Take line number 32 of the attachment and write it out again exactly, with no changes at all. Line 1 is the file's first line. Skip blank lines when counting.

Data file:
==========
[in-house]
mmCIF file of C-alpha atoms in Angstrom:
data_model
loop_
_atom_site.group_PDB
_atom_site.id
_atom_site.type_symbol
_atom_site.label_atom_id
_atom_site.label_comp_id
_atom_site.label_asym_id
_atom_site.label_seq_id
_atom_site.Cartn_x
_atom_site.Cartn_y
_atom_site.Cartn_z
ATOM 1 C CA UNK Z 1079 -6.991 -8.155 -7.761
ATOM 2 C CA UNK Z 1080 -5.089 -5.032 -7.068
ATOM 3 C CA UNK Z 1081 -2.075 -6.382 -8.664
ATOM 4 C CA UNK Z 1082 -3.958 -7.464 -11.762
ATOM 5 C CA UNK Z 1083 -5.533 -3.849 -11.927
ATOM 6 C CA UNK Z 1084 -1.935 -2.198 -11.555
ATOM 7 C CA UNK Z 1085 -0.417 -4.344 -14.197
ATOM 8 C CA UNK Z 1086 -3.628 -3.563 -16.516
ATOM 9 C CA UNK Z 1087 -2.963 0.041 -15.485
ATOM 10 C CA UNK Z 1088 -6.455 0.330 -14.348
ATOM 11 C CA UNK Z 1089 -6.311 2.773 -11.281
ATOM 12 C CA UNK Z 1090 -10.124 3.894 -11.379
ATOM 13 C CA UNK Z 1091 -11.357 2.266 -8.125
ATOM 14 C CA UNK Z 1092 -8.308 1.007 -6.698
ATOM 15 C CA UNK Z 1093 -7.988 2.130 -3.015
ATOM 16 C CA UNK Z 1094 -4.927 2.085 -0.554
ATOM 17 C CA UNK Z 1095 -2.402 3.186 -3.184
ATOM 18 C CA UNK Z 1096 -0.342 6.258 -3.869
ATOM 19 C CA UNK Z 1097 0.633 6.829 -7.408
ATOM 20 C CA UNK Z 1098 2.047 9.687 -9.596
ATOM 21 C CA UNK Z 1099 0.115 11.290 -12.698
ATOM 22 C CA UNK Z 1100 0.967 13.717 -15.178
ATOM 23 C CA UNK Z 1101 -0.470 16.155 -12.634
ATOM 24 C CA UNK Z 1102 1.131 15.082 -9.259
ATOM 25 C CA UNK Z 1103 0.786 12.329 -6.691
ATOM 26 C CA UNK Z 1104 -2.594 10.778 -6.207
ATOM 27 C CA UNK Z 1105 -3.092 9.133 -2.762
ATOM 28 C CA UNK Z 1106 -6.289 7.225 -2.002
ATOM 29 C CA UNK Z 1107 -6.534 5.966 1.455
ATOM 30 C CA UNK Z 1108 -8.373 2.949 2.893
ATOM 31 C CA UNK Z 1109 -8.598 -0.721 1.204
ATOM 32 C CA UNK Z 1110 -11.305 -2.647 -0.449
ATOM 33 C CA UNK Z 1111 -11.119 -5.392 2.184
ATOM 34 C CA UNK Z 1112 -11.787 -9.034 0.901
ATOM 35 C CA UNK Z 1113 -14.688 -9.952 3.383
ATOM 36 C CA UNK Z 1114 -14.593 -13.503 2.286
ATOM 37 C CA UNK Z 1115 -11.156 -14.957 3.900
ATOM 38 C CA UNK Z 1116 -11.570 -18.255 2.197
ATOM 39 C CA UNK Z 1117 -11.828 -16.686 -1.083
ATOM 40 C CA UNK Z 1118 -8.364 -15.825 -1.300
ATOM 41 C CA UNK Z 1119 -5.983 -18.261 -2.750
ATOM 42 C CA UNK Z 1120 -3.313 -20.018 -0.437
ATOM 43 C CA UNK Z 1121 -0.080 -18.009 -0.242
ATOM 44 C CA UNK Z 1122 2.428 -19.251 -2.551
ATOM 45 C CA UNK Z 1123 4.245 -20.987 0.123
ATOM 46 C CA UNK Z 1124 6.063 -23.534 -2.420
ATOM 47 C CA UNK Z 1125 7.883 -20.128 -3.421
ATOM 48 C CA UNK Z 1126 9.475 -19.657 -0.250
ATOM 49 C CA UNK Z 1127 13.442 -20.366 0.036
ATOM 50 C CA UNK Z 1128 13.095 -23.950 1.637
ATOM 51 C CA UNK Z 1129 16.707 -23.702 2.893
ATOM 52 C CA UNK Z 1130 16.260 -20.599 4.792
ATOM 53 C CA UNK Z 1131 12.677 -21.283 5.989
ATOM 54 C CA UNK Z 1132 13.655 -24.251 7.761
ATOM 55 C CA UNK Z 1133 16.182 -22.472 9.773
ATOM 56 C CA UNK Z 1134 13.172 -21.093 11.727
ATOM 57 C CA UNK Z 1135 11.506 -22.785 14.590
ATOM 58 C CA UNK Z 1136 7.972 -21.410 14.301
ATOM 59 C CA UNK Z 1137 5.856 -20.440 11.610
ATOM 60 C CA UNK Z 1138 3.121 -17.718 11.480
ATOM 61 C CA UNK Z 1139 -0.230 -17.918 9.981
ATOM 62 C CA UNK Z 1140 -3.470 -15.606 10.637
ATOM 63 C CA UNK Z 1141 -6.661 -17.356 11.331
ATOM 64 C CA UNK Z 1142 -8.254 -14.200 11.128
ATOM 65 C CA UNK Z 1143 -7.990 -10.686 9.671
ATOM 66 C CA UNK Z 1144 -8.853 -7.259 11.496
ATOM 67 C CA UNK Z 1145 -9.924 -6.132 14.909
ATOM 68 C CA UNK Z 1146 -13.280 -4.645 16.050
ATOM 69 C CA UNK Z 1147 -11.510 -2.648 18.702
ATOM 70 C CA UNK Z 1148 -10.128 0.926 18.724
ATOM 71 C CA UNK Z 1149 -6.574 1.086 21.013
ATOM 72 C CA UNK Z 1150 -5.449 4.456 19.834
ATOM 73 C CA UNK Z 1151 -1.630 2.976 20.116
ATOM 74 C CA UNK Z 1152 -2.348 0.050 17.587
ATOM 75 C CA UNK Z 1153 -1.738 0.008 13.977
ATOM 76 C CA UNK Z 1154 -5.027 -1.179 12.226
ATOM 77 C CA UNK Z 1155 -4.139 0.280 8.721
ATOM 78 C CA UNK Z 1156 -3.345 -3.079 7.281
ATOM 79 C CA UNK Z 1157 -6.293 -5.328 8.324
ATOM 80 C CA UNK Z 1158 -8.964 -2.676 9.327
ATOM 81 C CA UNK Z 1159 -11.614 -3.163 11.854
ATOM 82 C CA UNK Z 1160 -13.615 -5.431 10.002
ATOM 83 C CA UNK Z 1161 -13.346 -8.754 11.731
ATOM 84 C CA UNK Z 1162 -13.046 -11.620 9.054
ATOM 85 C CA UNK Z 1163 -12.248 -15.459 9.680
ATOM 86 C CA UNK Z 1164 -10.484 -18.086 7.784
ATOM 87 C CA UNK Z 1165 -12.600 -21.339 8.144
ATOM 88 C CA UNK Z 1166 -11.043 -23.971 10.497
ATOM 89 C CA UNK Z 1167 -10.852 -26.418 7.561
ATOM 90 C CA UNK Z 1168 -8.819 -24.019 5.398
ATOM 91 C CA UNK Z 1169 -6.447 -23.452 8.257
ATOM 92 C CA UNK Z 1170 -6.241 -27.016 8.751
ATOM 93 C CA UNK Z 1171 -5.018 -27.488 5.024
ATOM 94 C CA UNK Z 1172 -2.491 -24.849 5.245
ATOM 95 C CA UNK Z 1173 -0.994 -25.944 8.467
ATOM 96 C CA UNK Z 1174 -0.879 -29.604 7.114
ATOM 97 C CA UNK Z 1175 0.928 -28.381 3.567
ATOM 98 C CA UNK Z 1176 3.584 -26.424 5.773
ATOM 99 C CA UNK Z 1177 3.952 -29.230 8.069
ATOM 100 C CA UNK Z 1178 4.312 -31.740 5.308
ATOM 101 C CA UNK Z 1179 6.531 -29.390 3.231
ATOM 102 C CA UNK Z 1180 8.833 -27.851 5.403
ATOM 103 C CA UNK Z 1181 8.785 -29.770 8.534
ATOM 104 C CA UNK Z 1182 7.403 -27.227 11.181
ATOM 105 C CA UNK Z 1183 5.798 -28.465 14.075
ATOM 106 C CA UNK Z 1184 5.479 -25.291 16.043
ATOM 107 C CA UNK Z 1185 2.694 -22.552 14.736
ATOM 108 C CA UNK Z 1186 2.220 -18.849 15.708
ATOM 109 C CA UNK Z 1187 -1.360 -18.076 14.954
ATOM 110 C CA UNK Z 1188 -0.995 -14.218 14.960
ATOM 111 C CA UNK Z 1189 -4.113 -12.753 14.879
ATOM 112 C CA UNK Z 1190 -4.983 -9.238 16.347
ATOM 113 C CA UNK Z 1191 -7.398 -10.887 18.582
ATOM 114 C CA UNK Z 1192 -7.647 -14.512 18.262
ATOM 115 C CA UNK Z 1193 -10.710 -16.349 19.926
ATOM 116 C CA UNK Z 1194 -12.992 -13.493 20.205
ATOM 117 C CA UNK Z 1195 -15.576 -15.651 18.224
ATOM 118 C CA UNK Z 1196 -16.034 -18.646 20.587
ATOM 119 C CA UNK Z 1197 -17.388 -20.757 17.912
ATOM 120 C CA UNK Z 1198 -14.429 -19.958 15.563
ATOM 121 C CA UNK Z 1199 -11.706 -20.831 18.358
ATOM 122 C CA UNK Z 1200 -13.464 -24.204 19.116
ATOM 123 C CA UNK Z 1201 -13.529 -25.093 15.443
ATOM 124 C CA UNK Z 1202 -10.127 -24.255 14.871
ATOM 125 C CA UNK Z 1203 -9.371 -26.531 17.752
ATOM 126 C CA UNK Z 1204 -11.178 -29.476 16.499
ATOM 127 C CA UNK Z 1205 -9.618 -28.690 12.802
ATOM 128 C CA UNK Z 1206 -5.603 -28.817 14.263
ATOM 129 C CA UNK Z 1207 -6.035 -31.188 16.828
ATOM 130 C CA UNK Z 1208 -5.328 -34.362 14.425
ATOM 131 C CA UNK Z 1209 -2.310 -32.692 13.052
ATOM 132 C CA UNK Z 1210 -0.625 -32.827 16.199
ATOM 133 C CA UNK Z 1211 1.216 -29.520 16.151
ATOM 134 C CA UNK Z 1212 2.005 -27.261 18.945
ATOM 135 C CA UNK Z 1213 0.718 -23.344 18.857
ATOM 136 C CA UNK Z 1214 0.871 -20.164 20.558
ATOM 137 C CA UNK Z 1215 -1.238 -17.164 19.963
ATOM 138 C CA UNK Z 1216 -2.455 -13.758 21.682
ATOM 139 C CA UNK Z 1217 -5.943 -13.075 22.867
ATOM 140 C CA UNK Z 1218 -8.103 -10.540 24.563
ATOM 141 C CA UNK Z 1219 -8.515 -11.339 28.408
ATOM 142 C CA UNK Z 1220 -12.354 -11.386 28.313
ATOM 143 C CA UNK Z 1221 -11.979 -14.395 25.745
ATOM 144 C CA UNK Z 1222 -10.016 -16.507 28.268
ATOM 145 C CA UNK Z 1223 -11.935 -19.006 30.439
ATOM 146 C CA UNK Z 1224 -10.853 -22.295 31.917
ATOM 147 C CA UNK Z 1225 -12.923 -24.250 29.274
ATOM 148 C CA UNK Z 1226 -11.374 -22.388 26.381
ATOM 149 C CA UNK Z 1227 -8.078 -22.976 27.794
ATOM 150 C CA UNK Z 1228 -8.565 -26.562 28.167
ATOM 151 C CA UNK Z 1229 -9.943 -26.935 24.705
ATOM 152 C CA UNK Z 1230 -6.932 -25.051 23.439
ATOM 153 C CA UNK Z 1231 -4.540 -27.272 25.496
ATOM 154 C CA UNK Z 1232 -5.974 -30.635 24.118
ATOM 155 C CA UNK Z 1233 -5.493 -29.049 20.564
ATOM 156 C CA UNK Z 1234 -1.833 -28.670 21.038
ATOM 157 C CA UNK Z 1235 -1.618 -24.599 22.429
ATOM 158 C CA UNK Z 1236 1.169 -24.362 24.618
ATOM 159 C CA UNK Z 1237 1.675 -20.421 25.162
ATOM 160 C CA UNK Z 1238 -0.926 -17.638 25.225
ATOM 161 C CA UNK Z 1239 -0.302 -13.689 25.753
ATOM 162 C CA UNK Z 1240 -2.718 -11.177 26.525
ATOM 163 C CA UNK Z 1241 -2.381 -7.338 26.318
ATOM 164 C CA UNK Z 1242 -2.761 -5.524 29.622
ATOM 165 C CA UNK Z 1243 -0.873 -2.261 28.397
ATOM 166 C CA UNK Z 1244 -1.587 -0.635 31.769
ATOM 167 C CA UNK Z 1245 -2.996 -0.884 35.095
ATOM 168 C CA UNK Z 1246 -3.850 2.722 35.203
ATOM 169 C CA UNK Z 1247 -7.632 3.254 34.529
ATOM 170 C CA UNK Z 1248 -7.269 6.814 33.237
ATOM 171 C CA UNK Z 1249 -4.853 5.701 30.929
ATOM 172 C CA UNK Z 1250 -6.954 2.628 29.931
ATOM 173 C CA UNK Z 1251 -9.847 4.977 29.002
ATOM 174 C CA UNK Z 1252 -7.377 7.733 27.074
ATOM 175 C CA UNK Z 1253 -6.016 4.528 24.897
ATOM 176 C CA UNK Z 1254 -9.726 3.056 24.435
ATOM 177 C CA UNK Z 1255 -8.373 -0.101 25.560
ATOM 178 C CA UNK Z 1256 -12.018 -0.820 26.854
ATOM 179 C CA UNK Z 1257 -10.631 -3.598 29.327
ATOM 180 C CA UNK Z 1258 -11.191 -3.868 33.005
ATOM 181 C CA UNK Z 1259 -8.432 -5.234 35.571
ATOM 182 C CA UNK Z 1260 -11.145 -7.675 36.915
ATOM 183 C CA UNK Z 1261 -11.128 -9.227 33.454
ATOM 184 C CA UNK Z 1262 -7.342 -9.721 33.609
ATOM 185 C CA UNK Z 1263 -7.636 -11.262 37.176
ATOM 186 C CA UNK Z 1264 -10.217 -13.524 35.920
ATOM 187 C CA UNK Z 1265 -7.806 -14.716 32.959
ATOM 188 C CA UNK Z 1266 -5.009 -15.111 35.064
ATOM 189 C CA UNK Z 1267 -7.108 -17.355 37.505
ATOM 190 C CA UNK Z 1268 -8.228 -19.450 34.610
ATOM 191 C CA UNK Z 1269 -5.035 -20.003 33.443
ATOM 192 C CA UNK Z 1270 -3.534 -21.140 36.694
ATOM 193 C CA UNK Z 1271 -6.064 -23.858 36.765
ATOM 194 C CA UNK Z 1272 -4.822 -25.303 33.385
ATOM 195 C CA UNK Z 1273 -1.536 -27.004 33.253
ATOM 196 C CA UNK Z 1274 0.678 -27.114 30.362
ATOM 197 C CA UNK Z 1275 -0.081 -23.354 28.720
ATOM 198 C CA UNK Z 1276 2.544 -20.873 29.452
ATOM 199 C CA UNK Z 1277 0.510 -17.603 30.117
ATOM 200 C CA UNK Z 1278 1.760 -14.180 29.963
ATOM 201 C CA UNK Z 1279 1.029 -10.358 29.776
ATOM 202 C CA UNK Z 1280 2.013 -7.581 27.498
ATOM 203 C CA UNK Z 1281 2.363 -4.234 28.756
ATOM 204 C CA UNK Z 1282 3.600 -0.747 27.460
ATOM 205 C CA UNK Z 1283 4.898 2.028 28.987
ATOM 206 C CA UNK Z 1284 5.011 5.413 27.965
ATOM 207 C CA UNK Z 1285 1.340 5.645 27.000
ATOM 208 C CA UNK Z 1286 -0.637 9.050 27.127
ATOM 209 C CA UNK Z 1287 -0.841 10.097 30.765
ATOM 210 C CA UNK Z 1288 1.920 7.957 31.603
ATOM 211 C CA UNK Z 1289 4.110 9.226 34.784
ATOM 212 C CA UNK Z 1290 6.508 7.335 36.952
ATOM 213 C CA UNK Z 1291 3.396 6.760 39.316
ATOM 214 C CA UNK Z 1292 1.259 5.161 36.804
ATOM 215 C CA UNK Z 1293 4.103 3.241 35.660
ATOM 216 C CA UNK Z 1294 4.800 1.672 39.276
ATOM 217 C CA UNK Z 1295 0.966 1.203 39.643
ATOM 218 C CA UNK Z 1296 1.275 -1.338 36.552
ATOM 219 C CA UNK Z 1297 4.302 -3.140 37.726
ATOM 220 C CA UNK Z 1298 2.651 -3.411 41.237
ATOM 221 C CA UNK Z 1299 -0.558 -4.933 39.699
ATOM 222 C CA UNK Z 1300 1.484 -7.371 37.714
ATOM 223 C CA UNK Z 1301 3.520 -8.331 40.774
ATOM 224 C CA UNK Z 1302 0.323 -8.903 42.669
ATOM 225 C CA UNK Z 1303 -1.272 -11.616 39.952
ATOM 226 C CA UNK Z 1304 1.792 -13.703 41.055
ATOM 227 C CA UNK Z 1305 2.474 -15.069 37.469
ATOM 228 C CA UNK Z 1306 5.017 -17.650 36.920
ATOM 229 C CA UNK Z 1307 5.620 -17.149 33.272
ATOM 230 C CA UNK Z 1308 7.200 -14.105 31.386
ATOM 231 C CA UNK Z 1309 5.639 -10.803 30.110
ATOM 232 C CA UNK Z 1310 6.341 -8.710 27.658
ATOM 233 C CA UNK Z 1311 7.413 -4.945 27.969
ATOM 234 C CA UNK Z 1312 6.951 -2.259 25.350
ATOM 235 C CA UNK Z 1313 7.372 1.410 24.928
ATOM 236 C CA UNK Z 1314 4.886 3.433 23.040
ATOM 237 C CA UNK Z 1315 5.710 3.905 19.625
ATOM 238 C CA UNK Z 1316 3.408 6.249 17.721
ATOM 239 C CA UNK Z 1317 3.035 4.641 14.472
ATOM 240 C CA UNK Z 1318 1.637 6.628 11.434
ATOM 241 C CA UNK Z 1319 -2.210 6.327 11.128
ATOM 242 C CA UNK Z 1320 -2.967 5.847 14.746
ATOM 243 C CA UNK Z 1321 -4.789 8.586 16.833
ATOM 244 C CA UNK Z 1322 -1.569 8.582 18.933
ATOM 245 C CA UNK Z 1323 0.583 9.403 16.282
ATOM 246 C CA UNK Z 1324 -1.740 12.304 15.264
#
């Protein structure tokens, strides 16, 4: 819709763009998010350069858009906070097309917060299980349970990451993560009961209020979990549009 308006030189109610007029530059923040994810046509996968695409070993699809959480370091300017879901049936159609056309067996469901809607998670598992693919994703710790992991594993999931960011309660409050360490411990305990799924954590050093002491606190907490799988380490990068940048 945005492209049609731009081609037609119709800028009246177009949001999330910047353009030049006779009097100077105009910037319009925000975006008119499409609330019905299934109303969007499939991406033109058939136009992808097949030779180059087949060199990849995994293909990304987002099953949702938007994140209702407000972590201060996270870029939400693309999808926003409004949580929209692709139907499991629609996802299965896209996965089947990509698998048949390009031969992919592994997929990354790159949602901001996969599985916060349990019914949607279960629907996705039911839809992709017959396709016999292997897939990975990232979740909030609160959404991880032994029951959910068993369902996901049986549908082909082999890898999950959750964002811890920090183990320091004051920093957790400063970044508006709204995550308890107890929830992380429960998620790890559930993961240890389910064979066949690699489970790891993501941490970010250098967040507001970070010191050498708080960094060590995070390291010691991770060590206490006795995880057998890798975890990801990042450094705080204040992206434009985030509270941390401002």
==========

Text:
ATOM 18 C CA UNK Z 1096 -0.342 6.258 -3.869